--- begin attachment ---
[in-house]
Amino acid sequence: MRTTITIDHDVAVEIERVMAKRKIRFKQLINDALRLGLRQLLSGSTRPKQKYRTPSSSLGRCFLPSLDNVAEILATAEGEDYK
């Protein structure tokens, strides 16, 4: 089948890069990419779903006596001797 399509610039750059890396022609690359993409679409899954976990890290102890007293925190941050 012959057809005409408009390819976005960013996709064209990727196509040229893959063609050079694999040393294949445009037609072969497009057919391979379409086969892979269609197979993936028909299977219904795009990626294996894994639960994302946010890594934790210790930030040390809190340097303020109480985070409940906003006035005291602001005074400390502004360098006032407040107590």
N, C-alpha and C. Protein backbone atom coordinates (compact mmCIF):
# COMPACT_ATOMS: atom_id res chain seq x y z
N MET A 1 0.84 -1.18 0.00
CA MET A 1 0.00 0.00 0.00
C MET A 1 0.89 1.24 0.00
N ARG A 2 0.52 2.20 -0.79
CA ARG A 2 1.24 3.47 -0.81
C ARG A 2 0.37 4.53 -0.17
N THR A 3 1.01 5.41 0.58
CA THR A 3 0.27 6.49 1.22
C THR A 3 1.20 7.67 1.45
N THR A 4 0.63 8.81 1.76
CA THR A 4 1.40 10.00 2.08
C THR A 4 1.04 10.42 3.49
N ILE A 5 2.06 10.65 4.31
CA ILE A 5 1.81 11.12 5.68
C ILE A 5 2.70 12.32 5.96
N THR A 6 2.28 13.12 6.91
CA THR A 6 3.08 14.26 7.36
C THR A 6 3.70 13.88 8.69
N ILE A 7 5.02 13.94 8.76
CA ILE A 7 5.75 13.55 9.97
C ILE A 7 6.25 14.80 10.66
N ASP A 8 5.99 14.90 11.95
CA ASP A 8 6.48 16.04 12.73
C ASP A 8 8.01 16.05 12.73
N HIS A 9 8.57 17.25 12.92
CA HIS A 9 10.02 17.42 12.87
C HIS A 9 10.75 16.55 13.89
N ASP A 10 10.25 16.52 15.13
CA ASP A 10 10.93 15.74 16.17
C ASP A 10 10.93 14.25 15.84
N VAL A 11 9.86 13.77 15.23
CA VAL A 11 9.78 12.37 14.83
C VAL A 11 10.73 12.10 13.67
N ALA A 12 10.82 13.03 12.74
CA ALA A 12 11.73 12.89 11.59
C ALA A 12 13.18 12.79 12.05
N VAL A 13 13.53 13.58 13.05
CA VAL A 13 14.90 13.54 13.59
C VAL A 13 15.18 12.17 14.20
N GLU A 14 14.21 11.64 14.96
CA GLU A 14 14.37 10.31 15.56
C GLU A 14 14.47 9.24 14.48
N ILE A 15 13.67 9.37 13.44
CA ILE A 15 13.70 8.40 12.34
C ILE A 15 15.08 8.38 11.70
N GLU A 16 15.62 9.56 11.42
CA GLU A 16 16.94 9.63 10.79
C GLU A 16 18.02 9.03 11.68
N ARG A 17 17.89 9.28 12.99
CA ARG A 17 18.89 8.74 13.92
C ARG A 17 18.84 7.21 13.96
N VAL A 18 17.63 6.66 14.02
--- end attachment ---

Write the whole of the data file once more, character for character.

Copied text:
[in-house]
Amino acid sequence: MRTTITIDHDVAVEIERVMAKRKIRFKQLINDALRLGLRQLLSGSTRPKQKYRTPSSSLGRCFLPSLDNVAEILATAEGEDYK
């Protein structure tokens, strides 16, 4: 089948890069990419779903006596001797 399509610039750059890396022609690359993409679409899954976990890290102890007293925190941050 012959057809005409408009390819976005960013996709064209990727196509040229893959063609050079694999040393294949445009037609072969497009057919391979379409086969892979269609197979993936028909299977219904795009990626294996894994639960994302946010890594934790210790930030040390809190340097303020109480985070409940906003006035005291602001005074400390502004360098006032407040107590």
N, C-alpha and C. Protein backbone atom coordinates (compact mmCIF):
# COMPACT_ATOMS: atom_id res chain seq x y z
N MET A 1 0.84 -1.18 0.00
CA MET A 1 0.00 0.00 0.00
C MET A 1 0.89 1.24 0.00
N ARG A 2 0.52 2.20 -0.79
CA ARG A 2 1.24 3.47 -0.81
C ARG A 2 0.37 4.53 -0.17
N THR A 3 1.01 5.41 0.58
CA THR A 3 0.27 6.49 1.22
C THR A 3 1.20 7.67 1.45
N THR A 4 0.63 8.81 1.76
CA THR A 4 1.40 10.00 2.08
C THR A 4 1.04 10.42 3.49
N ILE A 5 2.06 10.65 4.31
CA ILE A 5 1.81 11.12 5.68
C ILE A 5 2.70 12.32 5.96
N THR A 6 2.28 13.12 6.91
CA THR A 6 3.08 14.26 7.36
C THR A 6 3.70 13.88 8.69
N ILE A 7 5.02 13.94 8.76
CA ILE A 7 5.75 13.55 9.97
C ILE A 7 6.25 14.80 10.66
N ASP A 8 5.99 14.90 11.95
CA ASP A 8 6.48 16.04 12.73
C ASP A 8 8.01 16.05 12.73
N HIS A 9 8.57 17.25 12.92
CA HIS A 9 10.02 17.42 12.87
C HIS A 9 10.75 16.55 13.89
N ASP A 10 10.25 16.52 15.13
CA ASP A 10 10.93 15.74 16.17
C ASP A 10 10.93 14.25 15.84
N VAL A 11 9.86 13.77 15.23
CA VAL A 11 9.78 12.37 14.83
C VAL A 11 10.73 12.10 13.67
N ALA A 12 10.82 13.03 12.74
CA ALA A 12 11.73 12.89 11.59
C ALA A 12 13.18 12.79 12.05
N VAL A 13 13.53 13.58 13.05
CA VAL A 13 14.90 13.54 13.59
C VAL A 13 15.18 12.17 14.20
N GLU A 14 14.21 11.64 14.96
CA GLU A 14 14.37 10.31 15.56
C GLU A 14 14.47 9.24 14.48
N ILE A 15 13.67 9.37 13.44
CA ILE A 15 13.70 8.40 12.34
C ILE A 15 15.08 8.38 11.70
N GLU A 16 15.62 9.56 11.42
CA GLU A 16 16.94 9.63 10.79
C GLU A 16 18.02 9.03 11.68
N ARG A 17 17.89 9.28 12.99
CA ARG A 17 18.89 8.74 13.92
C ARG A 17 18.84 7.21 13.96
N VAL A 18 17.63 6.66 14.02